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Lillie’s Long PAS for 1-2-Glycols

Lillie's Long PAS

for 1-2-Glycols


The periodic acid Schiff reaction (PAS) is used to demonstrate the presence of 1-2-glycols, and is consequently an important method in the histochemistry of carbohydrates and the histological demonstration of many structures.

Lillie referred to this as

“The Periodic acid Leucofuchsin Method in Relation to Various Modifying Procedures”.

He describes its purpose as being

“To indicate at what points and in what sequence various modifying procedures should be introduced”.


  • A periodic acid solution.
  • A strong Schiff’s reagent.
  • Sodium metabisulfite, 0.5% aqueous, optional.
  • Mayer’s hemalum, or Weigert’s iron hematoxylin.
  • Picric acid, saturated aqueous, optional.
  • Orange G, 2% aqueous, optional.
  • Methyl blue, 0.1% in saturated aqueous picric acid, optional.

Tissue Sample

5µ paraffin sections of neutral buffered formalin fixed tissue are suitable. Other fixatives are likely to be satisfactory, although glutaraldehyde should be avoided.


  1. Dewax paraffin sections with xylene.
  2. Remove xylene with two changes of absolute ethanol.
  3. Optionally, do one or more of the following procedures in the order given.
    AcetylationAcetylation blocks hydroxyl and amino groups. Cartilage and glycogen are the most resistant. Other carbohydrates are more easily affected.
    BenzoylationSimilar to acetylation, this also blocks hydroxyl and amino groups. Again, cartilage and glycogen are the most resistant while other carbohydrates are more easily affected.
    Deacetylation (saponification)Deacetylation (also called saponification) reverses the effects of acetylation in some, if not all of the materials which were blocked. The reversal is progressive, that is, some substances recover their stainabilty before others.
    MethylationExtended methylation causes some otherwise oxidisable carbohydrates to become non-reactive. Primarily, however, it inhibits basophilia.
    Aldehyde blockIf applied before periodic acid oxidation, pre-existing aldehydes are inhibited from reacting and will be unstained. If applied after periodic acid oxidation, aldehydes produced by the periodic acid are inhibited from reacting and will be unstained. A second section which has not been blocked can be used to prove that oxidation formed the aldehydes.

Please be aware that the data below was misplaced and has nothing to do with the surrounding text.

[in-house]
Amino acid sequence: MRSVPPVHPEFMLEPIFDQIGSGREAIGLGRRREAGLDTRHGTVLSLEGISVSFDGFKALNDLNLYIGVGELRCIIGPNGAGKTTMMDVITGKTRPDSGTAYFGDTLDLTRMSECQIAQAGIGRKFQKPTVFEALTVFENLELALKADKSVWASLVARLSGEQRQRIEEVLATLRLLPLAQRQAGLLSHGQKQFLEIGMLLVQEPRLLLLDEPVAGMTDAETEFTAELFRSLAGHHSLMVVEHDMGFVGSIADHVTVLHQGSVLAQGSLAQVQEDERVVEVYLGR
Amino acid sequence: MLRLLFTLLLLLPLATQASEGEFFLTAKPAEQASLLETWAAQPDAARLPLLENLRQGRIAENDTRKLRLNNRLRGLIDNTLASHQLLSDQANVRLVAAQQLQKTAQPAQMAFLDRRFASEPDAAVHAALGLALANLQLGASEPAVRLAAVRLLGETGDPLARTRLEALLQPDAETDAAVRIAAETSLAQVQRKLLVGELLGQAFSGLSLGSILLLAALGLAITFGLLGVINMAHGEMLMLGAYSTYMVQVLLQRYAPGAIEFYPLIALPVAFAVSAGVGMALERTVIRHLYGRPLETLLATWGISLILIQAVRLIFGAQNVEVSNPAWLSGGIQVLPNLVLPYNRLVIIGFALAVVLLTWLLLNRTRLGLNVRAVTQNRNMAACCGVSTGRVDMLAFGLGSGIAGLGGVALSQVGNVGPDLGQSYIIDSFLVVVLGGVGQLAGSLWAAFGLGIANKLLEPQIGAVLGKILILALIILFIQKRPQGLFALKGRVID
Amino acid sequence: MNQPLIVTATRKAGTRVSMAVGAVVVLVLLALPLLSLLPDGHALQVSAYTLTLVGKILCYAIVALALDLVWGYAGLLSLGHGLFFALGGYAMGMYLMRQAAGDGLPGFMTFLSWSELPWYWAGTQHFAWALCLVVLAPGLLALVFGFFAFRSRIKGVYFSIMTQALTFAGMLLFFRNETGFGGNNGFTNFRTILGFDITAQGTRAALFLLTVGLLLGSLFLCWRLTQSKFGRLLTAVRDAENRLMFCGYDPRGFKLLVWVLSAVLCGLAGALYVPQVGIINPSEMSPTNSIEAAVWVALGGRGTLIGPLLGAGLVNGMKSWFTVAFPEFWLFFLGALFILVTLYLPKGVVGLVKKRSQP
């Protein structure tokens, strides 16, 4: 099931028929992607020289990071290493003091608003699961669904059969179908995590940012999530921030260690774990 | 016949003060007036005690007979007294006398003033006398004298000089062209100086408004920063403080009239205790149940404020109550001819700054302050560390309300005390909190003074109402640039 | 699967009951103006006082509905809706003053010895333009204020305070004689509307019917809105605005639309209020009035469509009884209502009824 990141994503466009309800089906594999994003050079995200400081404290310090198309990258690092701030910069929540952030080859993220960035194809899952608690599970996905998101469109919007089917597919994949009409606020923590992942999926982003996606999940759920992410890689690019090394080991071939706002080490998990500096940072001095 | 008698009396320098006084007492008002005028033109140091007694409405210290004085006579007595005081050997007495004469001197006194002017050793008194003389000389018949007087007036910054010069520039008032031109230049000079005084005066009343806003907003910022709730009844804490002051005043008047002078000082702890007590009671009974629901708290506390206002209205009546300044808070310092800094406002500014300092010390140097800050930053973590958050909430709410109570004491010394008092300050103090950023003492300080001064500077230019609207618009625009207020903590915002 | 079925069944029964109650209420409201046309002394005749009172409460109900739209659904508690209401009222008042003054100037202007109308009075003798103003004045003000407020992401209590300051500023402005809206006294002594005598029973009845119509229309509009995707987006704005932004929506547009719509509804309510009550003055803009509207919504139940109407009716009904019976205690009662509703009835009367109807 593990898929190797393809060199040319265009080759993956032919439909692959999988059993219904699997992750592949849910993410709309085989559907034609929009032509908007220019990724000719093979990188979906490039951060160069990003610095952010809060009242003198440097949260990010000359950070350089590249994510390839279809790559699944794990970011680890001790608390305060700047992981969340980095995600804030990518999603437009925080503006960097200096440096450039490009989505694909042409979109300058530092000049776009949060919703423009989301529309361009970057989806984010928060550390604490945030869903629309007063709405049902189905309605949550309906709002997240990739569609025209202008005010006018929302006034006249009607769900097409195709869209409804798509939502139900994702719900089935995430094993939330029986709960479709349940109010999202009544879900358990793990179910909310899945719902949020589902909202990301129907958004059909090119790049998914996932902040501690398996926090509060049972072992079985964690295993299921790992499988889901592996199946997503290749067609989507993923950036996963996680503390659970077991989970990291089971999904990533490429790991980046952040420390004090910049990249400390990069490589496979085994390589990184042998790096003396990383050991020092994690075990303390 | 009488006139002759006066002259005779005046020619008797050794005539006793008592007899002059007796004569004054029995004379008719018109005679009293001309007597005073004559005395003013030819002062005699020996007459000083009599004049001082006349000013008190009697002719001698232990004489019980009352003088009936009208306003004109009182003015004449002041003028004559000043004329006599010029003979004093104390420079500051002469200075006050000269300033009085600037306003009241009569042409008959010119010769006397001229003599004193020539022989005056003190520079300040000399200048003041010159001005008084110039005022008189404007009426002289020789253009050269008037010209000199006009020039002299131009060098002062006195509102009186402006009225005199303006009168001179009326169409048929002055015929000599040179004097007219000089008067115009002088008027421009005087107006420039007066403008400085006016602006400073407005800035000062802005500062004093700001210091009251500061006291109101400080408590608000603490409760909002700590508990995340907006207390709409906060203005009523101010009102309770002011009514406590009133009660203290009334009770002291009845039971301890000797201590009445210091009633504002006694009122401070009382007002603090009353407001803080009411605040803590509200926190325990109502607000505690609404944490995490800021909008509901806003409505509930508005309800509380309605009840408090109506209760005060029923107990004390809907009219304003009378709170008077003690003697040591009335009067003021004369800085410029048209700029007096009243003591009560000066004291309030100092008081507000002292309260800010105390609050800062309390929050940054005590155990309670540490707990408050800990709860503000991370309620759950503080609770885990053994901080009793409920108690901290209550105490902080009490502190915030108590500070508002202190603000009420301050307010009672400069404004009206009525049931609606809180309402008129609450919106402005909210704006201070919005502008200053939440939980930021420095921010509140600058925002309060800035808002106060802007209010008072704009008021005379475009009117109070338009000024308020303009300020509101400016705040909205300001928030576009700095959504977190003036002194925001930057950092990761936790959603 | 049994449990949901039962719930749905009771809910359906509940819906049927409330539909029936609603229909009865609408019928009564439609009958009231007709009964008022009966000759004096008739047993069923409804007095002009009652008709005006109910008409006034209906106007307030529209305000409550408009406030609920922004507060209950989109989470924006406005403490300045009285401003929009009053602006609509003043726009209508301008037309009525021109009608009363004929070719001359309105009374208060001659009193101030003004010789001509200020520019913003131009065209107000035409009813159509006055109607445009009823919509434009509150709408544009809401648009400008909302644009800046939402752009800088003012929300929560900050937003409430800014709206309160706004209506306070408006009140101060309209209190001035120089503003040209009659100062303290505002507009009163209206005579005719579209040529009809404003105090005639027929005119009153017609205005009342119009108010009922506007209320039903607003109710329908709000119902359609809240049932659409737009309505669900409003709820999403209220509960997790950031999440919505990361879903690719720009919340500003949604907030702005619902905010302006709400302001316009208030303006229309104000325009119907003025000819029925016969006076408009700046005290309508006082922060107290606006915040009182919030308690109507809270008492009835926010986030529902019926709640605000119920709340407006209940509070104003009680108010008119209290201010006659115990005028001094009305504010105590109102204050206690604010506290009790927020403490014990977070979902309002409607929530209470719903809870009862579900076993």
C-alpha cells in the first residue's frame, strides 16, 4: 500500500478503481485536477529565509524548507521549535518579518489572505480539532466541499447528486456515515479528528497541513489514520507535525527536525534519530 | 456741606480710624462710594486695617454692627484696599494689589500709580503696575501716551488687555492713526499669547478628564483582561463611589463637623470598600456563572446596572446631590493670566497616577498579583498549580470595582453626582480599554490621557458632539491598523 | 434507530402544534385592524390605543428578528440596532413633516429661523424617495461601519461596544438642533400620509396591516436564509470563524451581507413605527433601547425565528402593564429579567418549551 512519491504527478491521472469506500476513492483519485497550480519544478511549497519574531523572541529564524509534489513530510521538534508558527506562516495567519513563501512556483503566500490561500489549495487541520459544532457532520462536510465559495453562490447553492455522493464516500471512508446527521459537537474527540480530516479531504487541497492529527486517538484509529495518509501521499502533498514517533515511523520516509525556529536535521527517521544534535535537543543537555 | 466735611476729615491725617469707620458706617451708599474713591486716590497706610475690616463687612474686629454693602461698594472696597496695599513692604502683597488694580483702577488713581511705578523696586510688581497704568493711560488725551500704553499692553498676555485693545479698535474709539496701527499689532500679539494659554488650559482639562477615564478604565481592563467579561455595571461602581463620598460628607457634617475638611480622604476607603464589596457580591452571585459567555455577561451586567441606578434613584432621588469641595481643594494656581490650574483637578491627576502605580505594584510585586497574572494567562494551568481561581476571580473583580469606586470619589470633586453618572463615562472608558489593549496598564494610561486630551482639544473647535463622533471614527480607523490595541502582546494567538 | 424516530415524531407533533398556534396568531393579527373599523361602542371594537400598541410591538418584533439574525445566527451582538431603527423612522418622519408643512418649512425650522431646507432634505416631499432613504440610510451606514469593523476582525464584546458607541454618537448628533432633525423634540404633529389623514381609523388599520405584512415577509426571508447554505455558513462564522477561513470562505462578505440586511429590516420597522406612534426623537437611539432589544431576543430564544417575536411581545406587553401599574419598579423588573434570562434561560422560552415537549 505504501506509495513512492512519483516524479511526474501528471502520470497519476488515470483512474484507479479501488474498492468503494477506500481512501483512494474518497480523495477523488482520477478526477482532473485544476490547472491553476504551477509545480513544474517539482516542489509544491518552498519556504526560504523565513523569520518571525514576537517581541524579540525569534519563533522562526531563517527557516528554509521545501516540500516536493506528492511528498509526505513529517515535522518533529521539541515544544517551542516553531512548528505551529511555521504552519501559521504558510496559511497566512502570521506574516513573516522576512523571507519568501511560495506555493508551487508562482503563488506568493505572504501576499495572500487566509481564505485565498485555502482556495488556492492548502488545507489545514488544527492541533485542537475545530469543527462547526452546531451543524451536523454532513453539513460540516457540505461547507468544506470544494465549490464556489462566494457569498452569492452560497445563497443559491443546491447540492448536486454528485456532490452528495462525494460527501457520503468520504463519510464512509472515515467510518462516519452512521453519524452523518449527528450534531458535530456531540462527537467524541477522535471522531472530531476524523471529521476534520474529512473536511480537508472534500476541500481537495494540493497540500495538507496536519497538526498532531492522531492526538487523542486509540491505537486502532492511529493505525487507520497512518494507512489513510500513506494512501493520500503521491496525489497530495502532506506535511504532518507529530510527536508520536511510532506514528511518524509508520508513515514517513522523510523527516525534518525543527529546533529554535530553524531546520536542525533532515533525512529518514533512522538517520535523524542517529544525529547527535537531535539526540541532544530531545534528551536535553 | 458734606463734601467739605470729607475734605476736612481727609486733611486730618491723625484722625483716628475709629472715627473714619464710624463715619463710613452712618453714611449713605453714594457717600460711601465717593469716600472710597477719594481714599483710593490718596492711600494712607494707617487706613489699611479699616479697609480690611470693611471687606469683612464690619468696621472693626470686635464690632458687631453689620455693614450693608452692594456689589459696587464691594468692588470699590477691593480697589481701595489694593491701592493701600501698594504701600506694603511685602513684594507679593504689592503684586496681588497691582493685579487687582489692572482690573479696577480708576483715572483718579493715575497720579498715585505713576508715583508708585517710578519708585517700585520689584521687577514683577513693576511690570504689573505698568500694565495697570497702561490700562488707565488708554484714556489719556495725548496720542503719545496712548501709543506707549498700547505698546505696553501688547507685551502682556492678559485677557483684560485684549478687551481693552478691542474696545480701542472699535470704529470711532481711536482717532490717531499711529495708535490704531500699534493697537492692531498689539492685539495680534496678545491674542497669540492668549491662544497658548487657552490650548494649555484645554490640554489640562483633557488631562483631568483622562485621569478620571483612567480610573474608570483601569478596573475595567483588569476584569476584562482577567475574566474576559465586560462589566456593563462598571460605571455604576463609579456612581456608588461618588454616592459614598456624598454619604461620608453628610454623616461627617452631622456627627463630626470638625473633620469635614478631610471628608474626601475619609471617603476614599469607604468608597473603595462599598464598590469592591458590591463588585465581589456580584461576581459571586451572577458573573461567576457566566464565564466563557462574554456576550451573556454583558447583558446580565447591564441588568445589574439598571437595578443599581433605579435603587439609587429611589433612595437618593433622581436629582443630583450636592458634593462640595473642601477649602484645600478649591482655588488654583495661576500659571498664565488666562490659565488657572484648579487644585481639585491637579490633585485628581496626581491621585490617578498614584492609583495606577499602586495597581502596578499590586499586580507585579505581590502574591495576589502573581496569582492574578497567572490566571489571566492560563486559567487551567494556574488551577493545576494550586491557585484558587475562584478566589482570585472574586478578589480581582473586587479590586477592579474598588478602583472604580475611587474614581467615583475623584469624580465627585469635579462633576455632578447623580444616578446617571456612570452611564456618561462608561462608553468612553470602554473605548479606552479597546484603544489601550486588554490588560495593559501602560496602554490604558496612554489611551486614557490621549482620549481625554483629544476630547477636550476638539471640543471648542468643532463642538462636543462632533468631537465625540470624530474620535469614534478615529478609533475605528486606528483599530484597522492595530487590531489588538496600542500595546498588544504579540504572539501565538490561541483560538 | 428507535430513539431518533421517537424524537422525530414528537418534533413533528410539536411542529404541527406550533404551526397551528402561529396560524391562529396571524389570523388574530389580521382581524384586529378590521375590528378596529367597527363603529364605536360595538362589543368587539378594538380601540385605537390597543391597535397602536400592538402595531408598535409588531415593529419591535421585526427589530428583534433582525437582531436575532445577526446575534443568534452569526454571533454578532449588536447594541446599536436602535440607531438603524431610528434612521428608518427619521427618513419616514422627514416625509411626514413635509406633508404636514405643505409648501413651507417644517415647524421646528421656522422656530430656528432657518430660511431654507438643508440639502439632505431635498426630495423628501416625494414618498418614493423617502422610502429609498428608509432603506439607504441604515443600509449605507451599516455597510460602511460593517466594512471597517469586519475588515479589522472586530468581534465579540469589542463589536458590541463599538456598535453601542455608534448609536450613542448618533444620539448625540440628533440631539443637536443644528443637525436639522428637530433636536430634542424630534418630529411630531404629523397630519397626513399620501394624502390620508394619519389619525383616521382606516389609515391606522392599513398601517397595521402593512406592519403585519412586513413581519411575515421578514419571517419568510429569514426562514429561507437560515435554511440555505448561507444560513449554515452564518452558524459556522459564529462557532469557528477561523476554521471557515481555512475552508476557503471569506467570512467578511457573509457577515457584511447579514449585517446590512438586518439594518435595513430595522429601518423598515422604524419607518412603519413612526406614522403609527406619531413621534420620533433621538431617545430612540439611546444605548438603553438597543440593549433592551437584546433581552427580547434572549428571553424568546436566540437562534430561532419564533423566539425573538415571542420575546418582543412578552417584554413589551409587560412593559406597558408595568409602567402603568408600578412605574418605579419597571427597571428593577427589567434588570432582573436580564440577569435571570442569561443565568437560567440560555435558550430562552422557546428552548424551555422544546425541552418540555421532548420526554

Amylase digestionAmylase (diastase) is used to remove glycogen. This is either to prove that a subtance is glycogen, or to remove it so that other PAS positive materials other than glycogen may be more clearly seen.
    Protease digestionProteases may also be used to remove carbohydrate-protein complexes, although this is less common than amylase digestion because the enzymes also digest other tissue proteins.
    Reducing rinsesThis is an acidified solution of potassium iodide and sodium thiosulphate applied following periodic acid to remove any iodate or periodate remaining in the tissue.
    Methanol, Pyridine & Solvent extractionPAS positive carbohydrate-lipid complexes, or glycolipids, may be removed with these solvents. They may be used at ambient or elevated temperature.
  4. Ensure sections are in water or an appropriate concentration of ethanol.
  5. Oxidize for the appropriate time in the selected periodic acid solution.
  6. Wash five minutes in running water, or 70% ethanol if using an alcoholic variant.
  7. Optionally, do one of the following.
    1. Hotchkiss’ reducing rinse, or
    2. Aldehyde block
  8. Place in Schiff’s reagent for 10 minutes, or longer if specially required.
  9. Transfer to three successive sulfite rinses, 2 minutes each.
  10. Wash in running tap water for 10 minutes.
  11. Optionally, stain nuclei.
  12. Optionally, stain cytoplasm.
  13. Dehydrate and differentiate with two changes each of 95% and absolute ethanol.
  14. Clear with xylene and coverslip using a resinous medium.

Expected Results

  • 1-2-glycols  –  red
  • Nuclei  –  blue or black
  • Cytoplasm  –  yellow or unstained


  • A strong Schiff’s reagent is recommended, i.e. one that contains 0.5 or 1 gram of pararosanilin per 200 mL solution.
  • Sections should be celloidinised before deacetylation, and it may be advisable after the other options in step 3.
  • Experience shows that the reducing rinses may be omitted.
  • Mayer’s hemalum or Weigert’s iron hematoxylin are suitable nuclear stains.
  • Sat. picric acid, 2% orange G, or picro-methyl blue are suitable cytoplasmic stains.

Safety Note

Prior to handling any chemical, consult the Safety Data Sheet (SDS) for proper handling and safety precautions.


  1. Lillie, R.D., (1954)
    Histopathologic technique and practical histochemistry Ed.2
    Blakiston, New York, USA.